A Comparison of the Cultural Policies on Language Development in Tanzania and Uganda: A Reflection on the Teaching of Kiswahili in Uganda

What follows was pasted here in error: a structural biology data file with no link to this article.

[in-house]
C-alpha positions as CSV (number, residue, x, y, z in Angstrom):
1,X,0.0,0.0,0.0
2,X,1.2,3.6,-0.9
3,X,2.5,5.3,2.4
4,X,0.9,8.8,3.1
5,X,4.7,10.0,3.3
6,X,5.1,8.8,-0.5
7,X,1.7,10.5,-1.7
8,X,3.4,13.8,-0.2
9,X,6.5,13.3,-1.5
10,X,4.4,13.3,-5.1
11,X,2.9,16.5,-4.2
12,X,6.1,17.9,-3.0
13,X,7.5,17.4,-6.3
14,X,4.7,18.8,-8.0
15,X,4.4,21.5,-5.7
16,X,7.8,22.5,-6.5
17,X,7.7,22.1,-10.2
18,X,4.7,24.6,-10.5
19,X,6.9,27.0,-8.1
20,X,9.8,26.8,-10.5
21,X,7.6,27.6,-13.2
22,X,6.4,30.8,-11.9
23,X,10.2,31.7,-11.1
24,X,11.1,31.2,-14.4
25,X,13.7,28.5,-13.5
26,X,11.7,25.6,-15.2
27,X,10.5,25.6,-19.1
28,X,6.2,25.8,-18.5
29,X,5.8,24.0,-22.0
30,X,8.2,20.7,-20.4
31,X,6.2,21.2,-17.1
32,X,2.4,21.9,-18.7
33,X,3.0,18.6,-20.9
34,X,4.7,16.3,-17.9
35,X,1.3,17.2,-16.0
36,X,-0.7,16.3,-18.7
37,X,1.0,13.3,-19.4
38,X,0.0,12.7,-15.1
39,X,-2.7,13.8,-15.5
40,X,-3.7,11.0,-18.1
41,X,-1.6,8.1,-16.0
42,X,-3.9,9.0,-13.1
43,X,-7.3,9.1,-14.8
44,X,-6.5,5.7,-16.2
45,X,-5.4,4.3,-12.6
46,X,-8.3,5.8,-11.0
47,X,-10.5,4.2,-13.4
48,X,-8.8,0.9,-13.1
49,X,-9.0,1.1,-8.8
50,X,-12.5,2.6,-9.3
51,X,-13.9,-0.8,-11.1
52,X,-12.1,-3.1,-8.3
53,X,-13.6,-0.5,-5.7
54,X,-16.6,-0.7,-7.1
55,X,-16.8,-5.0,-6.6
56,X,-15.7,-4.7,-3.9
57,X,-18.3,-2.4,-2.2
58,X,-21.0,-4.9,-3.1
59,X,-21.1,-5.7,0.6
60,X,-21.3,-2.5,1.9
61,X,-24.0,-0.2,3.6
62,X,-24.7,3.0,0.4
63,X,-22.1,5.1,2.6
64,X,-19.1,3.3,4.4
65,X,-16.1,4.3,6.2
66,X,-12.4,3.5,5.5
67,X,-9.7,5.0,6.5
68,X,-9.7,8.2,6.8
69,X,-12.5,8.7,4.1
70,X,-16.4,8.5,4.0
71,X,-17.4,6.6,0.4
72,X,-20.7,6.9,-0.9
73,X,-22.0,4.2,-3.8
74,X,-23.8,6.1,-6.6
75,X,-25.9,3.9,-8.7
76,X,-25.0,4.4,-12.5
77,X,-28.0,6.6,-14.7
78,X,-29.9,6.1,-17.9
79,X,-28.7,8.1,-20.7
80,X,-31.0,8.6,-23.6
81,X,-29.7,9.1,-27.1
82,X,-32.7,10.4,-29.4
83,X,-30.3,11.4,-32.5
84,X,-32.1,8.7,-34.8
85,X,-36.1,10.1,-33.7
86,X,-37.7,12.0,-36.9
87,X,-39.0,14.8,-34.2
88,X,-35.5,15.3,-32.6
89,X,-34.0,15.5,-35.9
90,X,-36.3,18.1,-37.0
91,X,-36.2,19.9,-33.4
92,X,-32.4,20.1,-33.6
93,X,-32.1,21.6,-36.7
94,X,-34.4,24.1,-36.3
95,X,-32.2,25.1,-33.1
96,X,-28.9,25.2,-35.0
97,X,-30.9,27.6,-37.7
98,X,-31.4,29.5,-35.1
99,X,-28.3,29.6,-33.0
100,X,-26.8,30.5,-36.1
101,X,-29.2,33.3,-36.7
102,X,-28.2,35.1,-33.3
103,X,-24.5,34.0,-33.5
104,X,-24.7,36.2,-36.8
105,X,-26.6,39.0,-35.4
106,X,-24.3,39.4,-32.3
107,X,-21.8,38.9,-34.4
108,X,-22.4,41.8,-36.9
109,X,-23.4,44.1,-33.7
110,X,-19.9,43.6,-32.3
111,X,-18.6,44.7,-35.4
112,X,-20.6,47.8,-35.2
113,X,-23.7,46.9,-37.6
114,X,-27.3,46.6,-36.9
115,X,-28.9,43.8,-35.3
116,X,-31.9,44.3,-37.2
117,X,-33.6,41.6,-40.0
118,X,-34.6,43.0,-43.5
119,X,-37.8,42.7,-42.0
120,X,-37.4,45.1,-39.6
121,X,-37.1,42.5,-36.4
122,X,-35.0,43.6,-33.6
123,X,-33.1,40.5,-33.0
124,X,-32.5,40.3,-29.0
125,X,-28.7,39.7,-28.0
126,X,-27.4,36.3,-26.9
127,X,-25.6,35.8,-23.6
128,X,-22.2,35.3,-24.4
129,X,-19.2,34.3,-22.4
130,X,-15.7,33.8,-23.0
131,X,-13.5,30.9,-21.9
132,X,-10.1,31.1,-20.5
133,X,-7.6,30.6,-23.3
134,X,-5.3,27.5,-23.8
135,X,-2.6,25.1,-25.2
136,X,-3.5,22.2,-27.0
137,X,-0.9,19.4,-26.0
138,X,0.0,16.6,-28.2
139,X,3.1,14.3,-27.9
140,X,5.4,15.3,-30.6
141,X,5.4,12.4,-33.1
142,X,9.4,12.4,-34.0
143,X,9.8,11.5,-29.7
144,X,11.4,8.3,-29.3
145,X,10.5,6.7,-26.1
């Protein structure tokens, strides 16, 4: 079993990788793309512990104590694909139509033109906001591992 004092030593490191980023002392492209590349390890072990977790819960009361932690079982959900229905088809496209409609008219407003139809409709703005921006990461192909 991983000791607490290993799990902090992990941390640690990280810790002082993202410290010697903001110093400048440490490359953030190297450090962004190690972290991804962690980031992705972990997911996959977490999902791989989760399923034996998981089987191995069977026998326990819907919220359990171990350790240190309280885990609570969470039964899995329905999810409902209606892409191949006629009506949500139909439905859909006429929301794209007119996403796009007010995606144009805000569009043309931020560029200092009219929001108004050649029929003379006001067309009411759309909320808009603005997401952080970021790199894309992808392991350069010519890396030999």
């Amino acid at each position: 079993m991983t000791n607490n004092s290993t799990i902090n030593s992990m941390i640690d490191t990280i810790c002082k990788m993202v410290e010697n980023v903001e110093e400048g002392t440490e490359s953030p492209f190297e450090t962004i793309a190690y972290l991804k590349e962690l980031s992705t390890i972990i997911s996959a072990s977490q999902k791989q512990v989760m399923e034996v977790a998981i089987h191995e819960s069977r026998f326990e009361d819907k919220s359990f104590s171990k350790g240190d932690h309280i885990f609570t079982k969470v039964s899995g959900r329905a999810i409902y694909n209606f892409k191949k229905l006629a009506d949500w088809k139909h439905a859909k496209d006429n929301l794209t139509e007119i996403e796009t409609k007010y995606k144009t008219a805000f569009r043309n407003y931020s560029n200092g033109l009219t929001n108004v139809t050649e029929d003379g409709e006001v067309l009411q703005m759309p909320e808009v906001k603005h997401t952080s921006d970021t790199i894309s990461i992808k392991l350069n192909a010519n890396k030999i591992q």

In Uganda and Tanzania, culture policies are among the key documents that provide for the statuses and educational functions of languages in these countries. Tanzania’s culture policy (famously known as Sera ya Utamaduni) explicitly postulates the statuses and the development of languages in its multilingual contexts. In Uganda, while Kiswahili is a foreign as well as the second official language, Uganda’s culture policy provides no references for its teaching in schools. This paper argues that the silence by Uganda’s culture policy to postulate the teaching of Kiswahili in schools contributes towards the further deceleration of its teaching in the country. Using Bowen’s (2009) proposals on text analysis, this paper reviews, compares and evaluates purposely selected texts on language development (mainly, in terms of teaching) from the Sera ya Utamaduni and Uganda National Culture Policy (UNCP). It intends to provide highlights on the Kiswahili (language) teaching gaps in the UNCP with possible solutions to be drawn from Tanzania’s cultural policy. In general, it advocates designing of a comprehensive and viable culture and/or language policy that can benchmark the teaching of Kiswahili (and other languages) within multilingual Ugandan classrooms.